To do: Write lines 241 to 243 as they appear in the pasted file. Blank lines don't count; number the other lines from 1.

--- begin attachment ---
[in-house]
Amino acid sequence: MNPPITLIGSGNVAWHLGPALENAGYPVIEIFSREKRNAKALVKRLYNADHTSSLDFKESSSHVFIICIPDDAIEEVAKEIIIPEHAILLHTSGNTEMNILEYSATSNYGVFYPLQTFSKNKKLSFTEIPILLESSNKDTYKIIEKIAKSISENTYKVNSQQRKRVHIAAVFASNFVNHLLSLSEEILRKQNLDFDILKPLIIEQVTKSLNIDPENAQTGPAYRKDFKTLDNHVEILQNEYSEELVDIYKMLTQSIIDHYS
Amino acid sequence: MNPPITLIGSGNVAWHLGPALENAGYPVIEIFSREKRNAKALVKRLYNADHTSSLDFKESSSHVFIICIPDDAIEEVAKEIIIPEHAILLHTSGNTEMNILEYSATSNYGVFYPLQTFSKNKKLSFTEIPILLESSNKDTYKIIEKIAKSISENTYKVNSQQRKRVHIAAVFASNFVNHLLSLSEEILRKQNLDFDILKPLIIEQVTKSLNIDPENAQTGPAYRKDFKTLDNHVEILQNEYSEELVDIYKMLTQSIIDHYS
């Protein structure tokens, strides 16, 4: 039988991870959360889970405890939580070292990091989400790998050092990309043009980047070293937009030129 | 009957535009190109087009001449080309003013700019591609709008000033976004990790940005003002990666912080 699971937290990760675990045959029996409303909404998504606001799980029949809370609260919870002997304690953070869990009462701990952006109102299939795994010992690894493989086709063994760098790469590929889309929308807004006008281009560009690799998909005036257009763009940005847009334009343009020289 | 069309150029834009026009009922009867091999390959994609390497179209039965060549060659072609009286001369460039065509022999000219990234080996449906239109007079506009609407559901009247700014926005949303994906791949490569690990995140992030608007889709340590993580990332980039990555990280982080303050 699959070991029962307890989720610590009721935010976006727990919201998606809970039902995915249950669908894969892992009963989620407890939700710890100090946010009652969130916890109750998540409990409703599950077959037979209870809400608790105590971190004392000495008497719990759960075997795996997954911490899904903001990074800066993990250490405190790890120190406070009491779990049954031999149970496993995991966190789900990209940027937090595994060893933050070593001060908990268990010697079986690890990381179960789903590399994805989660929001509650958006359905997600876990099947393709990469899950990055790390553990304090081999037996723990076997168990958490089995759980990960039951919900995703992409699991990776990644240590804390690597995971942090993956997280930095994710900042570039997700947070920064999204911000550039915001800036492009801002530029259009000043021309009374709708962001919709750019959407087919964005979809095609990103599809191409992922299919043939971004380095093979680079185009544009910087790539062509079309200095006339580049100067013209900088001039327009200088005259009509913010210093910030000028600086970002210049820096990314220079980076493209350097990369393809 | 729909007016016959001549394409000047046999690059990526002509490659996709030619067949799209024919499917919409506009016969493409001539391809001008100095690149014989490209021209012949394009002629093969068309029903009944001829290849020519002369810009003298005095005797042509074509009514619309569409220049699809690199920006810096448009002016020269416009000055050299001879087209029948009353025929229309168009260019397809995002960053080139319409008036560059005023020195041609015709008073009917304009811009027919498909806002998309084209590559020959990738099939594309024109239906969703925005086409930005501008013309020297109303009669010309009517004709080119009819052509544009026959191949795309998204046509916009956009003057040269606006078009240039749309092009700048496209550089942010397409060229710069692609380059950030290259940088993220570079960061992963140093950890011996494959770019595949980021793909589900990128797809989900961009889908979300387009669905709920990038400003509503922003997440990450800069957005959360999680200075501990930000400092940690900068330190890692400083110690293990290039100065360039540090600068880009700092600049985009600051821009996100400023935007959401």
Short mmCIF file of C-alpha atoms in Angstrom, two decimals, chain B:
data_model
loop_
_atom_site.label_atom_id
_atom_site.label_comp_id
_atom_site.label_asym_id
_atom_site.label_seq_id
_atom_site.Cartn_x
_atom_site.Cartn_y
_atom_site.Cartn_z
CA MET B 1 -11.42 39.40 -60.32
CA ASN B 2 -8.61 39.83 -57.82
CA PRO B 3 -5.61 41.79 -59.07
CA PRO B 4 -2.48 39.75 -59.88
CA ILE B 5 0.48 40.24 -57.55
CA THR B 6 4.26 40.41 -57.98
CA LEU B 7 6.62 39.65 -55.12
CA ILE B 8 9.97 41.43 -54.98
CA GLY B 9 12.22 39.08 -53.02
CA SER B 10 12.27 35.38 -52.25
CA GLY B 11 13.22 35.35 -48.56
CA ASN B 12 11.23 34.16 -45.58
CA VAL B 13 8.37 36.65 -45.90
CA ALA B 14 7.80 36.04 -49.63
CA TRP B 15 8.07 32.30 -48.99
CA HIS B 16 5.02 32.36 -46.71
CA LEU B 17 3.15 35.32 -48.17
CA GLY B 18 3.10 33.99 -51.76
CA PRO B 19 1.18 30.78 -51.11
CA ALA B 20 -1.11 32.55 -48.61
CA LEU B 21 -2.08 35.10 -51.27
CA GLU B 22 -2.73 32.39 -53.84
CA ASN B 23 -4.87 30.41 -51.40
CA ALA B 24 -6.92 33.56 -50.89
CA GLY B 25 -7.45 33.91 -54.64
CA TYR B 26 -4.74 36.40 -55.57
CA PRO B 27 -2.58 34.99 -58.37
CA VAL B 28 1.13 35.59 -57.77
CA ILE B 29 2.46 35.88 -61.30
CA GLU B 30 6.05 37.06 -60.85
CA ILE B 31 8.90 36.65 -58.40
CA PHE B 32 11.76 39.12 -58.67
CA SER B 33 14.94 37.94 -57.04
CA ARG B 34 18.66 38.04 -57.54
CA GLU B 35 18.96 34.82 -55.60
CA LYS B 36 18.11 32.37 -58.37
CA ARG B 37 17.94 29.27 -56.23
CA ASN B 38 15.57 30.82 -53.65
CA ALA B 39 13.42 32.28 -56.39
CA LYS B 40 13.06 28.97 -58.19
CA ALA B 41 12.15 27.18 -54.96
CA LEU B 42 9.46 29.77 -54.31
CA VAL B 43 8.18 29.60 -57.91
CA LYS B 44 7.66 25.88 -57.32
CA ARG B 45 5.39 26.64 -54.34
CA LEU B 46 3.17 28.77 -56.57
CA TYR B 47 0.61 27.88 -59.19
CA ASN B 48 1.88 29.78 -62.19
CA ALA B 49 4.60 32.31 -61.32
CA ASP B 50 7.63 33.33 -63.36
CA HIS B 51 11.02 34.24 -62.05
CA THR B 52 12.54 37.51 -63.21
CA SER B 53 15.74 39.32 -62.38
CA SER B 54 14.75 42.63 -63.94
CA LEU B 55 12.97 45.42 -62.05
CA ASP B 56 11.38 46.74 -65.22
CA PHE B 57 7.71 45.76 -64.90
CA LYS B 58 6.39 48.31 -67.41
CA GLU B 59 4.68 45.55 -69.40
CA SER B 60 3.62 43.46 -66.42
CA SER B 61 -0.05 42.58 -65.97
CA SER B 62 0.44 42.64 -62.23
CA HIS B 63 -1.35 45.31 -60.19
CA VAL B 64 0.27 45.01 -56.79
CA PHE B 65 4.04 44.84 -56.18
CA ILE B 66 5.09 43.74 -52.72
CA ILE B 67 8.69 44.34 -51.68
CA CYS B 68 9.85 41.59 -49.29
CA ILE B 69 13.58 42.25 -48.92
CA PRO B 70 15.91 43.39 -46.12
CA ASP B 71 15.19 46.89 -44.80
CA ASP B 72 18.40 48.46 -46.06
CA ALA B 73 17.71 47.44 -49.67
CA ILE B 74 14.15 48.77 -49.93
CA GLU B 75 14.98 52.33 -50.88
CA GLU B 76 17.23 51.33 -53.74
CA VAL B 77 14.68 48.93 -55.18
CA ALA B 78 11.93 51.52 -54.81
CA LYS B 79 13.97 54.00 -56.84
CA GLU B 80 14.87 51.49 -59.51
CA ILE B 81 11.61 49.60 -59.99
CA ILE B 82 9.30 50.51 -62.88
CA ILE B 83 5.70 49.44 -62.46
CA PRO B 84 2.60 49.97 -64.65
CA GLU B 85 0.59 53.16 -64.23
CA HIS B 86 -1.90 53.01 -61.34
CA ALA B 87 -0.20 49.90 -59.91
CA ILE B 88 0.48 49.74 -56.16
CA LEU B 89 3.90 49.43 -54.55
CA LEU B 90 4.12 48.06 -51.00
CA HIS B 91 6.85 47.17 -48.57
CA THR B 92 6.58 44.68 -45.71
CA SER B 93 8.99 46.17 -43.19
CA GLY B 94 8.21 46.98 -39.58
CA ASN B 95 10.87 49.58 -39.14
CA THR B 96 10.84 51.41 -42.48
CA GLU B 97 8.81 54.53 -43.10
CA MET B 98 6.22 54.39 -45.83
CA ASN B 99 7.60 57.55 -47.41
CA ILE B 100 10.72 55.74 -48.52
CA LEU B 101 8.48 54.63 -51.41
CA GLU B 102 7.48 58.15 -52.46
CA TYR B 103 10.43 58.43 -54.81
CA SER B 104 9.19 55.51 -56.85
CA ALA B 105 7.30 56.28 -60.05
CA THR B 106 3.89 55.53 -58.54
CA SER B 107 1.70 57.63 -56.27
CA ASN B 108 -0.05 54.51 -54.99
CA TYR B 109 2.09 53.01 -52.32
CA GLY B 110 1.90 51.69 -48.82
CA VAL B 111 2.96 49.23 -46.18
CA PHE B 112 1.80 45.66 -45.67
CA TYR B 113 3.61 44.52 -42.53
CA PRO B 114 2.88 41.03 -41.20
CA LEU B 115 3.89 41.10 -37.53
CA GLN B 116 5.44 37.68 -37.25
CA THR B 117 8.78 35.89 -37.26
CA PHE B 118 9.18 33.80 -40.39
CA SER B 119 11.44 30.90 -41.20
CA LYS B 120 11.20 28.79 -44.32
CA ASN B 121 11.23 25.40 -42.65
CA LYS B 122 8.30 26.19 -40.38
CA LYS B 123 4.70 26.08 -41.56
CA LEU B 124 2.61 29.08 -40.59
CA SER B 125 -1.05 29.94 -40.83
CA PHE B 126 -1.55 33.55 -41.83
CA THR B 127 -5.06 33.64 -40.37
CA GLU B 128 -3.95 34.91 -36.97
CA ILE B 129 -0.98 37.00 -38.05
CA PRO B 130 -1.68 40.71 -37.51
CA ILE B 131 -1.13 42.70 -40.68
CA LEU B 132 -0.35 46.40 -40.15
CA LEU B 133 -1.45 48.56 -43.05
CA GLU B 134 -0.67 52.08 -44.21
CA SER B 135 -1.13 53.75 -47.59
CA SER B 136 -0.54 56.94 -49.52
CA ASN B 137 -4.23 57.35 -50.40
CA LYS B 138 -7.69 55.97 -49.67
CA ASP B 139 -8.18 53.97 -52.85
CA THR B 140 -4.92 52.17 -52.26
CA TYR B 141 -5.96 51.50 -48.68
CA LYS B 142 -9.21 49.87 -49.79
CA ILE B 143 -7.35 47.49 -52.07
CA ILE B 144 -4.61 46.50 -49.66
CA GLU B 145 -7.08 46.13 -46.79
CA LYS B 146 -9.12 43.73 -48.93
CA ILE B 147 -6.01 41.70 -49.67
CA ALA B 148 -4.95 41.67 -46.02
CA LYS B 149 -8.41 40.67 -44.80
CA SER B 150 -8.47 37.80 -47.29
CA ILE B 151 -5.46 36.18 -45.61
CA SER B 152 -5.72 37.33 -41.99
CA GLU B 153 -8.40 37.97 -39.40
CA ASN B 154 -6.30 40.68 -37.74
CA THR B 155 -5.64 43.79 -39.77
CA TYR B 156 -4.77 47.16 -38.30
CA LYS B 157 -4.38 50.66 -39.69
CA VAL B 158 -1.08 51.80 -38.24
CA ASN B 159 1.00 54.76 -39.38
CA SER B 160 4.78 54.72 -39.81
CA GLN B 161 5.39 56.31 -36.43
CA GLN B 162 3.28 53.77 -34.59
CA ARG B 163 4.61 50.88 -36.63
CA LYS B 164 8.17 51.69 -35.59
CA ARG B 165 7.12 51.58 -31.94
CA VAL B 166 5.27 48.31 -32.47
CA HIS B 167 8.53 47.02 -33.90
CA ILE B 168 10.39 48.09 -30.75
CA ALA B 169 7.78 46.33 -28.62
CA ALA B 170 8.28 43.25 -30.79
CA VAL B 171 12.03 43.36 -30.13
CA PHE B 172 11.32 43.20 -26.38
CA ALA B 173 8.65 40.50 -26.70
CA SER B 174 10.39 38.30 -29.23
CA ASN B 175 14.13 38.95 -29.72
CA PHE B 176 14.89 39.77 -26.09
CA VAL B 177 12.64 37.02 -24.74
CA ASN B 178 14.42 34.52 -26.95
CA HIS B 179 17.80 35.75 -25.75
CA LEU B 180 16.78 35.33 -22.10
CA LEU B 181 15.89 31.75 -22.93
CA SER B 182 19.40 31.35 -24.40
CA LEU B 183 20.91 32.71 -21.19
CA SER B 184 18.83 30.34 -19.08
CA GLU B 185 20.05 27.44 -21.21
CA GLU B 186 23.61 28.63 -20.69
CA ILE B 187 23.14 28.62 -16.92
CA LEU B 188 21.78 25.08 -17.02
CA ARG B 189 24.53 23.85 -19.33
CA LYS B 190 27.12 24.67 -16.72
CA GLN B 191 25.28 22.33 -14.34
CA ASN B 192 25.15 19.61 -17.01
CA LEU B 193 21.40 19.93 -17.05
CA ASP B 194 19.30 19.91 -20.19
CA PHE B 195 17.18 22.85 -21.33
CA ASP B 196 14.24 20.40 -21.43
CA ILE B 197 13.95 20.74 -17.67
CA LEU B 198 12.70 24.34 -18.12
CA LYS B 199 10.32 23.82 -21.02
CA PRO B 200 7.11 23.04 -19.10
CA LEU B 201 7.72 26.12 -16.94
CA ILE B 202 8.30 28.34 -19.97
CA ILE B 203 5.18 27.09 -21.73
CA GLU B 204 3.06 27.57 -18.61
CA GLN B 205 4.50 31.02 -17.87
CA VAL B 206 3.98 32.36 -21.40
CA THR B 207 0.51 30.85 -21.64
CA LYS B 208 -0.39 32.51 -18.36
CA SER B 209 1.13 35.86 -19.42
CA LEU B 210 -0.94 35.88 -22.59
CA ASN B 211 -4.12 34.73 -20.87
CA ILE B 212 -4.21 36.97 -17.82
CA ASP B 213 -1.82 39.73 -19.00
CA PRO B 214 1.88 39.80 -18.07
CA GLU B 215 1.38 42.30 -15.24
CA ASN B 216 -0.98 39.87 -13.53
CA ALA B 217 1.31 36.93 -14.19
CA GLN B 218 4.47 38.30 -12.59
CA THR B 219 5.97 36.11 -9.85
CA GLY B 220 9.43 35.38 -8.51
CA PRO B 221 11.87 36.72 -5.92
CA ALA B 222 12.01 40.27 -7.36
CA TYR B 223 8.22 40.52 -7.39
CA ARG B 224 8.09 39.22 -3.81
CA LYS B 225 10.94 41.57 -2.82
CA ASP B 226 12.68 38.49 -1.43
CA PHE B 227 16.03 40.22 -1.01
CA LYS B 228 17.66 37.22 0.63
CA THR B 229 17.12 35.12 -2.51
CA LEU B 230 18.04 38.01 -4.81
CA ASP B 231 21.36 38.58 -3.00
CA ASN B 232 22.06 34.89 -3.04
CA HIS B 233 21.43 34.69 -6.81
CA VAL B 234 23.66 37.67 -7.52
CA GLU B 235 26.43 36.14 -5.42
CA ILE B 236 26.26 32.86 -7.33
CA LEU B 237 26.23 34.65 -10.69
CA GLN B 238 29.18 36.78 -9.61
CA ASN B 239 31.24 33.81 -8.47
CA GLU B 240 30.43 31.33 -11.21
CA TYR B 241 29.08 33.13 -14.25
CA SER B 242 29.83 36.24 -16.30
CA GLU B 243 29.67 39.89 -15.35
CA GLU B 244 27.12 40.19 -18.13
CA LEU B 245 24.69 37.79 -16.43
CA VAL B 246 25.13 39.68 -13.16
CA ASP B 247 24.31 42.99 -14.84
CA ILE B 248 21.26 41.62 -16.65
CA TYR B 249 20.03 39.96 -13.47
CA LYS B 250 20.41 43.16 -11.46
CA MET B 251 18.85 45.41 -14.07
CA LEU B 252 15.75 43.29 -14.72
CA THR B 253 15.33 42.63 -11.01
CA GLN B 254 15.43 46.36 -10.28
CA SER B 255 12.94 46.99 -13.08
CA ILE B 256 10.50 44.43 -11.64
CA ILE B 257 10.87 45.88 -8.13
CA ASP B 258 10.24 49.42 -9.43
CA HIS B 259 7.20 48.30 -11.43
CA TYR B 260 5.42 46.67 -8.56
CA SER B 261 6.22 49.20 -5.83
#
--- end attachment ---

CA PHE B 227 16.03 40.22 -1.01
CA LYS B 228 17.66 37.22 0.63
CA THR B 229 17.12 35.12 -2.51